Tuesday, February 5, 2013

A Tale of Two Who Love Puppetry and Masks

About Rogue Artists Ensemble

Rogue Artists Ensemble was founded by a group of theater artists studying at the University of California, Irvine who shared an emphasis on the visual aesthetic of creating theatre. They use the term “Hyper-theater,” which comes from “hyperbole,” to emphasize their dedication to making big exaggerated choices to make each moment of their storytelling the best it can be. As they’ve grown, Rogue Artists Ensemble put an emphasis on education. Sharing the work they do and their process has become just as important as showcasing the work they create.
Puppetry and mask work have always been important aspects of creating theatre for Rogue Artists Ensemble—the next company to present a show in South Coast Repertory’s Studio SCR.

Sean T. Cawelti, Rogue’s artistic director, never dreamed that his childhood love for these two art forms would give rise to a company, let alone draw in such talented and dedicated artists like Songs of Bilitis playwright Katie Polebaum.

A-Typical Storytelling at a Young Age

Early on, Cawelti had a knack for artistic storytelling through his drawing and paintings. At age 4, his parents took him to a swap meet and let him to pick one toy. He chose—and still has—an old marionette from Mexico, which he named Pedro. Puppeteering fascinated him, so he bought and built as many puppets as he could. He used leftover scraps of fabric from his seamstress mom—who earned money by making clothes for Cabbage Patch dolls—to create even more puppets. Add to all of his puppet work the fact he grew up in the age of The Muppets, Cawelti quickly began to see how puppets could interact with humans to tell stories.

Sean’s parents got him involved with Orange County Children’s Theater. And by middle school, he already was directing school plays—incorporating puppetry, multimedia and special effects to explore different types of story telling. But according to Sean, most grade school shows were miserable failures. “They were never great pieces of theatre. But it wasn’t about the end, it was about the process.”

At UC Irvine, Sean connected with like-minded artists who had an interest in puppetry and mask work; their first production was The Poe Play. The 10 artists realized they wanted to continue producing art together even after graduation and officially formed Rogue Artists Ensemble, a self-proclaimed nerdy reference to Star Wars’ Rogue squadron.

East Coast Parallels

At the same time Cawelti explored puppetry and mask work in high school, on the East Coast, Katie Polebaum started working with her high school technical director, who also had an interest for these art forms

In 2006, at Middlebury College, she channeled her passion into her senior thesis on puppetry. Nearing graduation, she found a Rogue Artists Ensemble post on Craigslist. She visited their website, knew it was an artistic match and sent a cover letter, resume and photos of her work. Within two weeks of graduating, she packed her bags, moved to L.A. and was working with the Rogues.

At first, Polebaum simply volunteered, but after two years of saying “Yes” to whatever they needed, she became an ensemble member.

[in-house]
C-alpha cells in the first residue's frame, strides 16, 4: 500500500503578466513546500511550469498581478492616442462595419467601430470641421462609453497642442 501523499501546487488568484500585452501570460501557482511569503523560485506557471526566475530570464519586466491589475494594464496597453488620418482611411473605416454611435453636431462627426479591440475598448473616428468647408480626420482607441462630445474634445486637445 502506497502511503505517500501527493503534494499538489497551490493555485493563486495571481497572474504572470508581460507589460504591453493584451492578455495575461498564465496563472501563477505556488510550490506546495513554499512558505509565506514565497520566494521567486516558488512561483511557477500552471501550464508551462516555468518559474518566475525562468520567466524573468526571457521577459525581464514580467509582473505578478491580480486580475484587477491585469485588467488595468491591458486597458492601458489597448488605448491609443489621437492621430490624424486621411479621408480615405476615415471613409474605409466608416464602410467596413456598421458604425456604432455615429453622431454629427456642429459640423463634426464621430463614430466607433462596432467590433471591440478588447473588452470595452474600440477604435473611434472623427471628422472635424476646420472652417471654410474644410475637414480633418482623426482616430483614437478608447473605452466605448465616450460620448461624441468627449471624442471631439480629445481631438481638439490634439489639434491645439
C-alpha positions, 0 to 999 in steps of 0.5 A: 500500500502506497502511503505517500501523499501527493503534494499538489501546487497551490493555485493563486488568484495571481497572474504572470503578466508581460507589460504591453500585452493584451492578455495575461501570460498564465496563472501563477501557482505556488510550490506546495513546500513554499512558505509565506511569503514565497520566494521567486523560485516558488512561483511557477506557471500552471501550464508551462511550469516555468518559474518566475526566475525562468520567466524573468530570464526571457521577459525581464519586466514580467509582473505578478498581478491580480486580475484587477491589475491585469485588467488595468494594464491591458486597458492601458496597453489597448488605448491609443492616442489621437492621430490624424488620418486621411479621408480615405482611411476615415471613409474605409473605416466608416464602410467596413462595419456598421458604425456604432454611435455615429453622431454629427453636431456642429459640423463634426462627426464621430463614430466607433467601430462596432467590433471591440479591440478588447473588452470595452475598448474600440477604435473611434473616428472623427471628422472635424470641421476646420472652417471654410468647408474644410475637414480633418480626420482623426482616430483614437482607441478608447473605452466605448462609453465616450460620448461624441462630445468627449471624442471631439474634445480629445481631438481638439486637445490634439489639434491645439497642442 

“I love them. I moved across the country for them. They are my West Coast family. The work that I’m passionate about is with Rogue Artists Ensemble.”

Making It Real

She and Cawelti share a keen understanding of why puppetry and mask work are integrated.

Notes Cawelti, “When used properly, a mask or a puppet can help get to an idea, emotion or action that you can’t see with an unassisted actor. If you have a well-defined mask, it gets to the heart of a character that a human face can’t. Especially characters that are bigger than life. They link audiences to what the other characters are thinking.”

Adds Polebaum, “Because, puppets aren’t constrained by the laws of physics; they can fly, disappear, get huge and become tiny. It allows for motr theatrical ways of story telling.”

Get your tickets for Rogue Artists Ensemble’s production of Song of Bilitis, directed by Cawelti, presented as part of South Coast Repertory’ Studio SCR. February 14 – 17, 2013.

Photos from top to bottom:  Sean T. Cawelti, Katie Polebaum and Sean and Katie.

Songs of Bilitis
The Origins of Bilitis

The play originated with The Getty Villa, which reached out to Rogue Artists Ensemble to collaborate on a project, and proposed an adaptation of the written works of Bilitis.

Polebaum began to research Bilitis, her poetry and her stories, but grew more fascinated with telling the story of the man who created the fictitious character of Bilitis, the real-life poet and writer Pierre Louÿs.

Louÿs did not simply create the character of Bilitis, but attempted to pass her works off as real poems written by a real ancient Greek courtesan. With so much praise being lavished on the fake Bilitis, the actual talent behind her—Louÿs—was overlooked.

Polebaum never got a satisfying answer as to why Louÿs created Bilitis and her writings. He was known to be a bit of a prankster and a failure at gaining the success that he wanted. As a result, his story in Songs of Bilitis is mostly fictitious. Polebaum uses the play and the actual text of Bilitis to explore Louÿs’ thought processes while he wrote Bilitis’ poems. Polebaum says, "In the play, Louÿs is creating a work that is better than anything he ever thought he could write himself. It is so much bigger than anything he had done before that it creates a chasm between the creator and the created."

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